The experiences of Jews hiding on the "Aryan side", which is an important context for the stories of aid published on the Polish Righteous portal, are published in the new section on this subject [online from 15th October 2021].
In it, we publish studies which develop, in detail and in many aspects, selected issues. We cpompare the hiding of Jews in villages (Prof. Barbara Engelking) and in cities (Dr. Martyna Grądzka-Rejak). We discuss the typology and characteristics of the hiding places (Dr. Marta Cobel-Tokarska). We write about the cupboard as a symbol of hiding in Polish cullture (Prof. Justyna Kowalska-Leder) and about the living conditions in hiding (Joanna Król-Komła, together with Krzysztof Bielawski and Klara Jackl). We present the specificity of hiding in cemeteries and about those hiding places which still exist today in Poland (Krzysztof Bielawski), as well as the forms and commemorations of such places (Dr. Natalia Romik). The section is supplemented by the histories of selected hiding places (from our collection of stories of aid).
In all the studies, we cite extensively the accounts of Jews hiding on the “Aryan side”, presenting their experiences through the prism of individual lives. The texts are illustrated with carefully selected photographs and the most valuable memorabilia from POLIN Museum collection, from other institutions and archives or from private collections. They include rare photographs of Jews in hiding, letters written in secret, or archival drawings and contemporary reconstructions of hiding places.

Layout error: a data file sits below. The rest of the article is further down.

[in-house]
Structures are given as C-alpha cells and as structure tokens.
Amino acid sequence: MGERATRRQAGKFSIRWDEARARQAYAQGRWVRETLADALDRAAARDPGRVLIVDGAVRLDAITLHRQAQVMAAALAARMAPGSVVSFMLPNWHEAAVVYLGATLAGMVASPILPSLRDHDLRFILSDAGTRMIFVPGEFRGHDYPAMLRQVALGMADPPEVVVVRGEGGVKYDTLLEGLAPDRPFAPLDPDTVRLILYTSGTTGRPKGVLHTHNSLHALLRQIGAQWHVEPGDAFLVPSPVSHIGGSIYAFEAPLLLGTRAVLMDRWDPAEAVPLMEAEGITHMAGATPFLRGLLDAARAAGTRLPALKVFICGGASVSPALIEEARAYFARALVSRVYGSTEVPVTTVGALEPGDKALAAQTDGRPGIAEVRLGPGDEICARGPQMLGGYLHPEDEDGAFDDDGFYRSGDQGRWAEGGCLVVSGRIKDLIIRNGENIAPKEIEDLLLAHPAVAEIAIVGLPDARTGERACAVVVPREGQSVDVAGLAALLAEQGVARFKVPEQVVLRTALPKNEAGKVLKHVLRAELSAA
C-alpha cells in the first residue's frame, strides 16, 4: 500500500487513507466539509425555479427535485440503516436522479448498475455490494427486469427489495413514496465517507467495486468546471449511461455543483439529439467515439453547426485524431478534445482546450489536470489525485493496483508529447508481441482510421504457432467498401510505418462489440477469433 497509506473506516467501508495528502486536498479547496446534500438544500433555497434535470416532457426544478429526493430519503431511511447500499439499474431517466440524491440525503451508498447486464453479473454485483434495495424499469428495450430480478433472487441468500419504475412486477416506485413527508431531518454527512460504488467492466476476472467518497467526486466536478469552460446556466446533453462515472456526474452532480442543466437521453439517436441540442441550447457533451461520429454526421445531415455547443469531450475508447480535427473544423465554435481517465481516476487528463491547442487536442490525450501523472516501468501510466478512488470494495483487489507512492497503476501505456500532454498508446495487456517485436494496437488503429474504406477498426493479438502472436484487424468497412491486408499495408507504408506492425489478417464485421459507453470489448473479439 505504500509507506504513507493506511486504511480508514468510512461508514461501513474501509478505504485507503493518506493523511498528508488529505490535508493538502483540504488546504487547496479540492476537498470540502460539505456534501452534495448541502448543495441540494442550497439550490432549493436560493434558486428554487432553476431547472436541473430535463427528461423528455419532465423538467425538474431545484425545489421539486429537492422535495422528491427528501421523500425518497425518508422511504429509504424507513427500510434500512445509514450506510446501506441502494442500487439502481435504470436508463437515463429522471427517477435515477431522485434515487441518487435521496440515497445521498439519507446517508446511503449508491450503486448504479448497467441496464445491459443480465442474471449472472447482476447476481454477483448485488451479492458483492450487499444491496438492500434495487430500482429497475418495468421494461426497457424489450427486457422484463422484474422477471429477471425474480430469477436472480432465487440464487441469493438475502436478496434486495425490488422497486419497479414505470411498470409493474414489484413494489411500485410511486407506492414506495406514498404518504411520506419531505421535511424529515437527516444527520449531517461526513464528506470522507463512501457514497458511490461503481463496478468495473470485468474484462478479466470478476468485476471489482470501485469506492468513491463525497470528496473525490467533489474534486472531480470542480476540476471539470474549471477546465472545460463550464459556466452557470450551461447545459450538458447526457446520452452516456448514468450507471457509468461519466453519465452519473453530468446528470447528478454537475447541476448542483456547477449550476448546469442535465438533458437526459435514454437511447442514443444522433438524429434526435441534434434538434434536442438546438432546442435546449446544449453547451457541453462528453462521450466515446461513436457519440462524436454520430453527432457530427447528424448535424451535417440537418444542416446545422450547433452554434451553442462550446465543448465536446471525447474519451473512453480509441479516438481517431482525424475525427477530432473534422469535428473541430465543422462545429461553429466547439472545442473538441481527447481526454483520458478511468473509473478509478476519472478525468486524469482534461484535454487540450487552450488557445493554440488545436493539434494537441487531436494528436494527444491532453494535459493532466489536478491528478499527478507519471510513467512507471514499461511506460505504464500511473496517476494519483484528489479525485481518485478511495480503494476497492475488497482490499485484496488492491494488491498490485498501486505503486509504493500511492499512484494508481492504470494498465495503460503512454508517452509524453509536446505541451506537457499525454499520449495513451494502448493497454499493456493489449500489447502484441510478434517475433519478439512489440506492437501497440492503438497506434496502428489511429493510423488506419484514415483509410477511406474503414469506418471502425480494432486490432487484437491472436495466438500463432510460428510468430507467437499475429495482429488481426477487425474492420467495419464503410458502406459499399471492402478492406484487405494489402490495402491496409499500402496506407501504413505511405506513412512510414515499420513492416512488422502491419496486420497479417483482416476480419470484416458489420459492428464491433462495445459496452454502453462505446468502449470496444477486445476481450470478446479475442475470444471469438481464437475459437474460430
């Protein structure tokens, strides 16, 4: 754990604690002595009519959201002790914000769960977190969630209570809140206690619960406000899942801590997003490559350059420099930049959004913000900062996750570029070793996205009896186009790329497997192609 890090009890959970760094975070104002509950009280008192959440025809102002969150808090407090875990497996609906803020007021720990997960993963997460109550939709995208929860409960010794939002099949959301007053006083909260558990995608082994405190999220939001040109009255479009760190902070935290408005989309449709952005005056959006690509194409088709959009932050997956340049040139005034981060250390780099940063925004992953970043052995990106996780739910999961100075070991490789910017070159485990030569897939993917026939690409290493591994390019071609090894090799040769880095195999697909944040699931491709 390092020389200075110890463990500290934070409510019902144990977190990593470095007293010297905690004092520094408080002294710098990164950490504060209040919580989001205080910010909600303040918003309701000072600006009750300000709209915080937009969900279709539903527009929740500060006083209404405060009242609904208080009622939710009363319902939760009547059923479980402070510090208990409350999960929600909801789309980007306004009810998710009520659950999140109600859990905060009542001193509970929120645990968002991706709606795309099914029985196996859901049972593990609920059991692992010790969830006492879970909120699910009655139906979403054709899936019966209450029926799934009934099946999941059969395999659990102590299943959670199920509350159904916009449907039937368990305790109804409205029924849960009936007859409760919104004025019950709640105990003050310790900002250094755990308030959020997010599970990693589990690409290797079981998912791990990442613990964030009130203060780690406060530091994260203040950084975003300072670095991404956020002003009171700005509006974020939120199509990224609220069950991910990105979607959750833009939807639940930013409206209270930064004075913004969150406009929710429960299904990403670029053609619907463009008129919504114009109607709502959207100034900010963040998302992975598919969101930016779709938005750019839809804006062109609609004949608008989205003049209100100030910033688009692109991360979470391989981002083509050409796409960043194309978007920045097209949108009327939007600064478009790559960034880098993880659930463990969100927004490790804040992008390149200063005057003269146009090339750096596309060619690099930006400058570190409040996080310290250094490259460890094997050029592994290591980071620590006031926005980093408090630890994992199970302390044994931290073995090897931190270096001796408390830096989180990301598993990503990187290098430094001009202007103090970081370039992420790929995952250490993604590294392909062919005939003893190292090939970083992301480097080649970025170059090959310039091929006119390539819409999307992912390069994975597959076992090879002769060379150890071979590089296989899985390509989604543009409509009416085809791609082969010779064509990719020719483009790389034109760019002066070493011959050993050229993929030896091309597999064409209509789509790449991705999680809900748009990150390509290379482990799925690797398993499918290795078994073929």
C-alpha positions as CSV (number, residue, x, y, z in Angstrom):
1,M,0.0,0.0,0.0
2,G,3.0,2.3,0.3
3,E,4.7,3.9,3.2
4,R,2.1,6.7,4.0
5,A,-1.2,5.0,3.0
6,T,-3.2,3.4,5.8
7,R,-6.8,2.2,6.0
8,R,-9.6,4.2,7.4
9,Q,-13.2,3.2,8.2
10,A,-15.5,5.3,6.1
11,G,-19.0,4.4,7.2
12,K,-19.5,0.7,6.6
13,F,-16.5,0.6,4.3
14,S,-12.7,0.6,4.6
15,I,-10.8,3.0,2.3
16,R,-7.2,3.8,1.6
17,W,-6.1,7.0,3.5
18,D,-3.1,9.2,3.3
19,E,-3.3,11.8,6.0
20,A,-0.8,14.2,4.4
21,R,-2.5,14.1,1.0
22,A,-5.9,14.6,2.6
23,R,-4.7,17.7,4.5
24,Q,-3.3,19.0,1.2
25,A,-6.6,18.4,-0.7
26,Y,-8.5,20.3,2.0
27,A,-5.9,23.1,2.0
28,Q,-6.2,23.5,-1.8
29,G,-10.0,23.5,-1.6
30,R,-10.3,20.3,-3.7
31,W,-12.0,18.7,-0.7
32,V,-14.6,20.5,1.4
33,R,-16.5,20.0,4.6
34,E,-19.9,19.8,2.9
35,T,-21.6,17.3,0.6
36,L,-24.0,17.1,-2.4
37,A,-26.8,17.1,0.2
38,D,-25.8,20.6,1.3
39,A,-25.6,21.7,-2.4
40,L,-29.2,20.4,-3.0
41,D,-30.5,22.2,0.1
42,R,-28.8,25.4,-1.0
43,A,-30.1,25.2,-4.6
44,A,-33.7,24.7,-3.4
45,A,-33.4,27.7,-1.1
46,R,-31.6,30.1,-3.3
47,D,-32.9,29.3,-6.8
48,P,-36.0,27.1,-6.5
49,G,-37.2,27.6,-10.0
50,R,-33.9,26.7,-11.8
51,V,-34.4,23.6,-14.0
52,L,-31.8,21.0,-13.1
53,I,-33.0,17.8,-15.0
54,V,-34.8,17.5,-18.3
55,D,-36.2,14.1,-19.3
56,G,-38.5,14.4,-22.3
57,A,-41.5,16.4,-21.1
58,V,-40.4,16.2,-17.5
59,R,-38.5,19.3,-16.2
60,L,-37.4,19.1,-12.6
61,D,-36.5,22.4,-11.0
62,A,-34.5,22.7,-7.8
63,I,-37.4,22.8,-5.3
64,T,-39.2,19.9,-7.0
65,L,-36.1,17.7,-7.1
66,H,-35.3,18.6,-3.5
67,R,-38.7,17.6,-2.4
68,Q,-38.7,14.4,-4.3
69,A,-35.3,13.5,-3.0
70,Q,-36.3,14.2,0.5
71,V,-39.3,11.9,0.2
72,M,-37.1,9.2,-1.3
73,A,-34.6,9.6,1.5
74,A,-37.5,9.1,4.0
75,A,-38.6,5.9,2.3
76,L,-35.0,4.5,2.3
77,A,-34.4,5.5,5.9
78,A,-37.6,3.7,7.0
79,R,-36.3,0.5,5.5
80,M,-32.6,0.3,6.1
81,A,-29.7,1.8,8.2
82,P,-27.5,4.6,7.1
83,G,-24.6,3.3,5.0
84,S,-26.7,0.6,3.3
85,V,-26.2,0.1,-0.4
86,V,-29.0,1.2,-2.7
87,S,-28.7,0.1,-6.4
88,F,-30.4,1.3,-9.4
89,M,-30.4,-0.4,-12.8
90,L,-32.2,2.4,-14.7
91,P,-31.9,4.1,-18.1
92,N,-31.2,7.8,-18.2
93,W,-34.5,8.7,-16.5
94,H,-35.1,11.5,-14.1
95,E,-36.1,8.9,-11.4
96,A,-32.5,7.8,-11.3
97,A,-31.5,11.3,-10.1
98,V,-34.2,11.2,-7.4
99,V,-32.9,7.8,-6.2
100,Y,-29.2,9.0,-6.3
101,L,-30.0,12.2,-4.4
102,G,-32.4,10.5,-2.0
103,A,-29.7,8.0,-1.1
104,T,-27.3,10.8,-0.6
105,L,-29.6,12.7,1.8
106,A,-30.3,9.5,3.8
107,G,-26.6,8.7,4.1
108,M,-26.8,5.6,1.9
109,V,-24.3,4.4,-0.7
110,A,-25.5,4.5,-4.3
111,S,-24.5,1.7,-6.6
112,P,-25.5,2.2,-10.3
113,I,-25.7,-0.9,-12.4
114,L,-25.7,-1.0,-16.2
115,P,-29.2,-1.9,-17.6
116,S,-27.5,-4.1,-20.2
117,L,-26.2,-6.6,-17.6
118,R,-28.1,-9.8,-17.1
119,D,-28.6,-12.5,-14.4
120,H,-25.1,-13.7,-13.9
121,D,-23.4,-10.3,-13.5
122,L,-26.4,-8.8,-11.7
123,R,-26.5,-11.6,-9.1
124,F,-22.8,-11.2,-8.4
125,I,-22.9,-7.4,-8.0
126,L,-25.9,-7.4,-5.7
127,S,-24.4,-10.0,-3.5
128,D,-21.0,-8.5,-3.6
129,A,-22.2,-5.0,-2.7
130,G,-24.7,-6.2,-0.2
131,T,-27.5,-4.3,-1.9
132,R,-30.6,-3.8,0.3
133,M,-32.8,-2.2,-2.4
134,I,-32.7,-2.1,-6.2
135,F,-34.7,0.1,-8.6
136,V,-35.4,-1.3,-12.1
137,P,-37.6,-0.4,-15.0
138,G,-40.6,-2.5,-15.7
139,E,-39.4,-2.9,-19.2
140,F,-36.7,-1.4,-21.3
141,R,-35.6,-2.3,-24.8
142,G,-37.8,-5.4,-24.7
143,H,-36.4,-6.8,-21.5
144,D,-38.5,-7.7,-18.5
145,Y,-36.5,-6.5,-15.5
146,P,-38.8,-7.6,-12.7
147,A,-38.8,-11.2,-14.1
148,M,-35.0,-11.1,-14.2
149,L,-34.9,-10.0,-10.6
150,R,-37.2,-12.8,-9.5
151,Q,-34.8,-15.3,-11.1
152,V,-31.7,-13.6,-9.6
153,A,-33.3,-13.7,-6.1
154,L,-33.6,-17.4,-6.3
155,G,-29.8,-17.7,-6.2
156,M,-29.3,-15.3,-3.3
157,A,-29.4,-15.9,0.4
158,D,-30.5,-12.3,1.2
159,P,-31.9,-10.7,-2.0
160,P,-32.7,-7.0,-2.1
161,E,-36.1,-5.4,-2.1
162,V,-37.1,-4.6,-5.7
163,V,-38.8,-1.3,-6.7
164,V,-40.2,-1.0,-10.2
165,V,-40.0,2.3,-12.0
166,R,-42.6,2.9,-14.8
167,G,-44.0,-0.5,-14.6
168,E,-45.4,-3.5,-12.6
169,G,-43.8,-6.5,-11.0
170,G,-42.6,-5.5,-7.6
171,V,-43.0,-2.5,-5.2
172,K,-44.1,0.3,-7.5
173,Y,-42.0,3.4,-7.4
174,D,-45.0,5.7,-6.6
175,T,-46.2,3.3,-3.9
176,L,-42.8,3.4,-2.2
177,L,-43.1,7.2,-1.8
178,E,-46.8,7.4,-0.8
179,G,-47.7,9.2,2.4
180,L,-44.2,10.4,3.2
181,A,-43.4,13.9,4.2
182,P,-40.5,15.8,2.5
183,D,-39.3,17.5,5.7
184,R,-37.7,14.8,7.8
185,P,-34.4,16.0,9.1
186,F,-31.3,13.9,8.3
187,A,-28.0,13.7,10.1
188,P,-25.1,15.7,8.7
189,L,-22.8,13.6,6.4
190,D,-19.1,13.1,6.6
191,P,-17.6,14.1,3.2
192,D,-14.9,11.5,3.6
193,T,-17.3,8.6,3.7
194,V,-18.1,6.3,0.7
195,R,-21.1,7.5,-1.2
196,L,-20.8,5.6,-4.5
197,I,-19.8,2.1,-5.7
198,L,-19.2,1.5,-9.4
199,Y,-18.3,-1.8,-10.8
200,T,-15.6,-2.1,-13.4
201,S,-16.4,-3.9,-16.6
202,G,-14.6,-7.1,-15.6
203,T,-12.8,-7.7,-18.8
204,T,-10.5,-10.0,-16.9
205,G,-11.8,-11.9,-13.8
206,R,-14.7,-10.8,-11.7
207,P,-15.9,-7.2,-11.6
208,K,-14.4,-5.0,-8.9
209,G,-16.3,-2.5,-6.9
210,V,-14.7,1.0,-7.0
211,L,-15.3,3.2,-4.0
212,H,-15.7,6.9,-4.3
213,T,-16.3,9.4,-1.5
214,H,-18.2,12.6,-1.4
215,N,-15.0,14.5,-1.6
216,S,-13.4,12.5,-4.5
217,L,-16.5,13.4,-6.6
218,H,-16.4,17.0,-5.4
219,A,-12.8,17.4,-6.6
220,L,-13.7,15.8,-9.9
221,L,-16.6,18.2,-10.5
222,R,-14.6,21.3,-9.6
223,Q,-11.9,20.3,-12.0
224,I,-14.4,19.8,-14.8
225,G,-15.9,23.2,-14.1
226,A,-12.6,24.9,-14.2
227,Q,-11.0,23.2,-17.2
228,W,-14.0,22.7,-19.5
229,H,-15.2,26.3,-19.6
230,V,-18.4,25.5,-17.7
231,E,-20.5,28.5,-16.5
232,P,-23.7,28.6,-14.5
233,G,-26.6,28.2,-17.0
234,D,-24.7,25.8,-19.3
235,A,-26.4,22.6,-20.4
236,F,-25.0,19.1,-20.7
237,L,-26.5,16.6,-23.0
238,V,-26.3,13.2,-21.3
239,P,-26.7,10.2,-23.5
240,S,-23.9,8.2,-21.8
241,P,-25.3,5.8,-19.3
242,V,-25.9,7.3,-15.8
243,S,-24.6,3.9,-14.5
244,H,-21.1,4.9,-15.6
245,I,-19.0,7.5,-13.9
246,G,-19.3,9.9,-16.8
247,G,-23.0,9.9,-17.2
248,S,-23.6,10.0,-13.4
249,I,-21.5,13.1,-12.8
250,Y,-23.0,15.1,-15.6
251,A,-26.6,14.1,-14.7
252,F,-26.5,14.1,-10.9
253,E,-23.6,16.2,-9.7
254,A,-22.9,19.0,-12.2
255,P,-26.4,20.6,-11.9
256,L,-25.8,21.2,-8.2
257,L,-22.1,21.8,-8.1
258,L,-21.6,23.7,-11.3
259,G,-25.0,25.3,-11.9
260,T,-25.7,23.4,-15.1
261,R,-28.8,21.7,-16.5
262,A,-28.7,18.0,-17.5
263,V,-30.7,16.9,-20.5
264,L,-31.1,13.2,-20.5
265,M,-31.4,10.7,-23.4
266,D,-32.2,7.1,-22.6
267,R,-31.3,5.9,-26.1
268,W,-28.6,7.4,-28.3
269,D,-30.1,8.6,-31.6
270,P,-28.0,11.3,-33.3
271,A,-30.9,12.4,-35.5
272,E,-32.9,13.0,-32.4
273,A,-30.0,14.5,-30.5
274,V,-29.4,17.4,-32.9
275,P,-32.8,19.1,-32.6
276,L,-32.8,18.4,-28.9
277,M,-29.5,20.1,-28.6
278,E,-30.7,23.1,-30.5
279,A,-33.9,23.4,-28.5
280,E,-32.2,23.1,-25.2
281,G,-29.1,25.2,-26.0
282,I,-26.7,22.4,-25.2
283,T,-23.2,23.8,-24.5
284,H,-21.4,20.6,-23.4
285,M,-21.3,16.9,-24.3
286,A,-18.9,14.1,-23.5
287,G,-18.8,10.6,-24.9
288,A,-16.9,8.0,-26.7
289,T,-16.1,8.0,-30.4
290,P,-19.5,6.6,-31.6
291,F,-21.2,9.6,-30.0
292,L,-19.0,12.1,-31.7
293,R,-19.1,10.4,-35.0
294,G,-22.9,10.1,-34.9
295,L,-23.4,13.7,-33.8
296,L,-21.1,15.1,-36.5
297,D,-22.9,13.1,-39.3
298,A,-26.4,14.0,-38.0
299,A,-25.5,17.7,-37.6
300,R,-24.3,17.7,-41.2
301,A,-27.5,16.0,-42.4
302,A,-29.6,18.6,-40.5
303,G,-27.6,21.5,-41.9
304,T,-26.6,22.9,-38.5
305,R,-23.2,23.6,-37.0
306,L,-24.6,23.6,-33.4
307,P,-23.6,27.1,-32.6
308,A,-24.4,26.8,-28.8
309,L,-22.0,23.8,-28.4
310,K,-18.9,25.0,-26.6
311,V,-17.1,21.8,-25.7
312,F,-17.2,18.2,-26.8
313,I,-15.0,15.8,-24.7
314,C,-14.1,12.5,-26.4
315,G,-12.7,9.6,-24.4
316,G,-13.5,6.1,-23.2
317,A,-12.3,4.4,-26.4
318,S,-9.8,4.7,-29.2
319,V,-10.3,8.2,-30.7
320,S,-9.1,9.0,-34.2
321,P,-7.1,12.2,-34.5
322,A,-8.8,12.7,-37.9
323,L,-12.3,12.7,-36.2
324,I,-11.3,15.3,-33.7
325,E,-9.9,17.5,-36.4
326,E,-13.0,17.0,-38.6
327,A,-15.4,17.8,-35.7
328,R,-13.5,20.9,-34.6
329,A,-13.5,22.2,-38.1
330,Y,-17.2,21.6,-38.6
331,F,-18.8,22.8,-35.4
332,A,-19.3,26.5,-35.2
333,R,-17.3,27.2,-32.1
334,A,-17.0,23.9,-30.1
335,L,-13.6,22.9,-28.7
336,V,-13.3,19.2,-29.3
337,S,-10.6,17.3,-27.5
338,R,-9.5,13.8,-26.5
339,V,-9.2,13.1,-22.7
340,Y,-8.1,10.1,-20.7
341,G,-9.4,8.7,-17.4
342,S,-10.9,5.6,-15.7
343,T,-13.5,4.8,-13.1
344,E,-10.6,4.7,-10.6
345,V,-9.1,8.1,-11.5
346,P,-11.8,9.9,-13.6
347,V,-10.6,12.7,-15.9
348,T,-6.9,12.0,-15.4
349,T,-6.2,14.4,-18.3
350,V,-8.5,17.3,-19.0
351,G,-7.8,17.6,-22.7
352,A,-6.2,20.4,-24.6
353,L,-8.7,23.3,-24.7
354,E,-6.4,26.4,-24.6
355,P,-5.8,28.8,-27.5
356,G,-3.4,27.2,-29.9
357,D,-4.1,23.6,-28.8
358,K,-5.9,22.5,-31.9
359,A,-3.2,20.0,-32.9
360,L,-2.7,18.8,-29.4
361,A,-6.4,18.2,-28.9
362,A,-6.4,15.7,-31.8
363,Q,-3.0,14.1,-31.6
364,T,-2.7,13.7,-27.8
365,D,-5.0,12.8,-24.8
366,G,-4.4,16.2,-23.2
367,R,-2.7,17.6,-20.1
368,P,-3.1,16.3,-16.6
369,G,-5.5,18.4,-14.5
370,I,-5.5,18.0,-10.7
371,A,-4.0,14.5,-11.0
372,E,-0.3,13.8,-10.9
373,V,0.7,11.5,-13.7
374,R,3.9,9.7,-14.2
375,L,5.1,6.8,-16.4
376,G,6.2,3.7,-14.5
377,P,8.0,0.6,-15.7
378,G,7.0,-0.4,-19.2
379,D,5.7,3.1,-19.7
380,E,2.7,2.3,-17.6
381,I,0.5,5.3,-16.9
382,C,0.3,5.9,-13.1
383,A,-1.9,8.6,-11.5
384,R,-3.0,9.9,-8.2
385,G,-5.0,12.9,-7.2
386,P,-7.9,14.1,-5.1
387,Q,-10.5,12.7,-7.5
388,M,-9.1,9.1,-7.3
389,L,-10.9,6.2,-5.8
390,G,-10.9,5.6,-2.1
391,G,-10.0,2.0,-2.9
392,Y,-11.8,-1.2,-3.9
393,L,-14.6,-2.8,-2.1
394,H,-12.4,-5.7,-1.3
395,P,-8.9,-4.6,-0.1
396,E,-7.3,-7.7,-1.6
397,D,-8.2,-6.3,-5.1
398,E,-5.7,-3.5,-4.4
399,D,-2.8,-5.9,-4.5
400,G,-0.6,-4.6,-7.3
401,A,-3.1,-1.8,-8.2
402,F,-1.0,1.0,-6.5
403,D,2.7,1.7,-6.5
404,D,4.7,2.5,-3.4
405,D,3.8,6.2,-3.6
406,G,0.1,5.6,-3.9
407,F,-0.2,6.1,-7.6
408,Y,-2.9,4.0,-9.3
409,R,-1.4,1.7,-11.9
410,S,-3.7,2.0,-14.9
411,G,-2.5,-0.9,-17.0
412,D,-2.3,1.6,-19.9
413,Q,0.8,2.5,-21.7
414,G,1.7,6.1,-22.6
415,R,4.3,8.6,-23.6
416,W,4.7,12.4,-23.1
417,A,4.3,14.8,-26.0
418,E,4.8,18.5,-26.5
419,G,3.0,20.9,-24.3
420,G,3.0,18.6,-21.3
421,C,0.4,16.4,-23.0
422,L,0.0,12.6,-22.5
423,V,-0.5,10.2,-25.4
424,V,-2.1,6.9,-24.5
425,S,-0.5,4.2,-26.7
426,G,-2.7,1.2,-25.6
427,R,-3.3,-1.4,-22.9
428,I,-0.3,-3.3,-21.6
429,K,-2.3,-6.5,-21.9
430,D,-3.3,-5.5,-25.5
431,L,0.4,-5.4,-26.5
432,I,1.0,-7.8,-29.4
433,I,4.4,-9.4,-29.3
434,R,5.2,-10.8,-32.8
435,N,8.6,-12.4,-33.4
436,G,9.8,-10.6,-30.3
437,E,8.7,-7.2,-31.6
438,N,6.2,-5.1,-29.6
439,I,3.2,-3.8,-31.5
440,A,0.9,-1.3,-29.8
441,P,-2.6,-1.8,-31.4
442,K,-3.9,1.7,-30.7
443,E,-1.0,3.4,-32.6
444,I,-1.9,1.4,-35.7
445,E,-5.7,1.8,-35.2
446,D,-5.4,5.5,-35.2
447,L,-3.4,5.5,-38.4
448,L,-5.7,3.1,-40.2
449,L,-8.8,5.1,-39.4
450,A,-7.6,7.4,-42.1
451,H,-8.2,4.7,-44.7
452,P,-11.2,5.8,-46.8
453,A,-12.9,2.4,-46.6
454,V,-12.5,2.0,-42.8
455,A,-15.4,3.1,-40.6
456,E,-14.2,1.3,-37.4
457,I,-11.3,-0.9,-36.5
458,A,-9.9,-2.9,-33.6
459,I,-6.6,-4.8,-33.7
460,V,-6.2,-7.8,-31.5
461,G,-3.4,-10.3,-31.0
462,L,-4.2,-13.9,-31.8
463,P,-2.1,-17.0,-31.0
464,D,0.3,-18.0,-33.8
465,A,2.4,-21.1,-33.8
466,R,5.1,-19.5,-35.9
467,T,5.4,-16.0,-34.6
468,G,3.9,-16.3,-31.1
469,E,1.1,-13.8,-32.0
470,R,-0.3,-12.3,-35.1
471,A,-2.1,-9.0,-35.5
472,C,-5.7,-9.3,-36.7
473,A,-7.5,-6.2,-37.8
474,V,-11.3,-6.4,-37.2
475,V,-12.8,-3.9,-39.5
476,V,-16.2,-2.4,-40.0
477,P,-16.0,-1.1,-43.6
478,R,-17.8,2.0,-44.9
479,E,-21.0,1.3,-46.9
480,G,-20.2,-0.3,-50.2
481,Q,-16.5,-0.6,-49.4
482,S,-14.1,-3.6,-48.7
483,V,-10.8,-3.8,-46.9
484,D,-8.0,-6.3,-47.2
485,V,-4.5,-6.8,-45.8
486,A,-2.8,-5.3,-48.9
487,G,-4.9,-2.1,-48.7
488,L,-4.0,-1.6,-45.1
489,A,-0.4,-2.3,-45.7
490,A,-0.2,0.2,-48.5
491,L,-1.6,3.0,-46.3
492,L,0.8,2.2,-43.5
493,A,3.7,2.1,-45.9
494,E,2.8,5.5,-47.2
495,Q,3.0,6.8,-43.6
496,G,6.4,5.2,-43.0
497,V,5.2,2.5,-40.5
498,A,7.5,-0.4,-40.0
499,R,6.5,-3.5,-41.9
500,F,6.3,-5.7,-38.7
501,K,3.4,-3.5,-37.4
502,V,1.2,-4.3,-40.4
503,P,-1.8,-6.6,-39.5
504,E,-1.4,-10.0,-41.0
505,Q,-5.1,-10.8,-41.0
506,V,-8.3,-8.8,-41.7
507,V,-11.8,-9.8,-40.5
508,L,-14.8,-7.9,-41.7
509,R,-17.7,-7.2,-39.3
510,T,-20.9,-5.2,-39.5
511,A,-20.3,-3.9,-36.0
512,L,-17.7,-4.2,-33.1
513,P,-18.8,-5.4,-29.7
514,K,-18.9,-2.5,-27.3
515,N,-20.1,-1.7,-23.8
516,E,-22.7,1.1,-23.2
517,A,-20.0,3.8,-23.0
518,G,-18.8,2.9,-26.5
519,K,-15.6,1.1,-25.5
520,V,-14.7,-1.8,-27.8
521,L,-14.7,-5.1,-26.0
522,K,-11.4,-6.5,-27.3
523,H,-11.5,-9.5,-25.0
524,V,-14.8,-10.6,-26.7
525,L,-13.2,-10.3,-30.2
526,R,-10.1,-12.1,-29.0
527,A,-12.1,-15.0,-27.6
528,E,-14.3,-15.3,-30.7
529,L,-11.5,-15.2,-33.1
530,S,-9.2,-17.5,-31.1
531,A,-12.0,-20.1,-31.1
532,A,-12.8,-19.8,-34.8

The Universal Dimension of the History of Jews in Hiding on the “Aryan Side”
October 15th is also the Refugees Solidarity Day in Poland. In the light of the current humanitarian crisis on the Poland-Belarus border, this day prompts us to interpret the fate of Jews in hiding, in this section, on a universal basis – to think about people who need help today and to actively act on their behalf.
“I firmly believe that, in Usnarz Górny [on the Poland-Belarus border – ed.], some Mrs Wyrzykowska is saving people, and that we’ll never know about her. […] I am deeply convinced that, somewhere in secret, some Mrs Wyrzykowska is keeping them in a hiding place under a pigsty or in a barn. She is leading them along some side road, somewhere, to a place where they will be allowed to live”, said Konstanty Gebert, during a ceremony on the Warsaw Garden of the Righteous, on 23rd September 2021, referring to the story of Antonina Wyrzykowska, Righteous Among the Nations.
We dedicate this new section to refugees – people who wander through woods and in fields on the Poland-Belarus border, like those cited by Arie Klonicki, and to those who help them despite the difficulties. We are guided by the words of Marian Turski, a Holocaust Survivor and co-founder of POLIN Museum, who, during the anniversary of the liberation of Auschwitz added “XI Thou Shalt Not Be Indifferent”.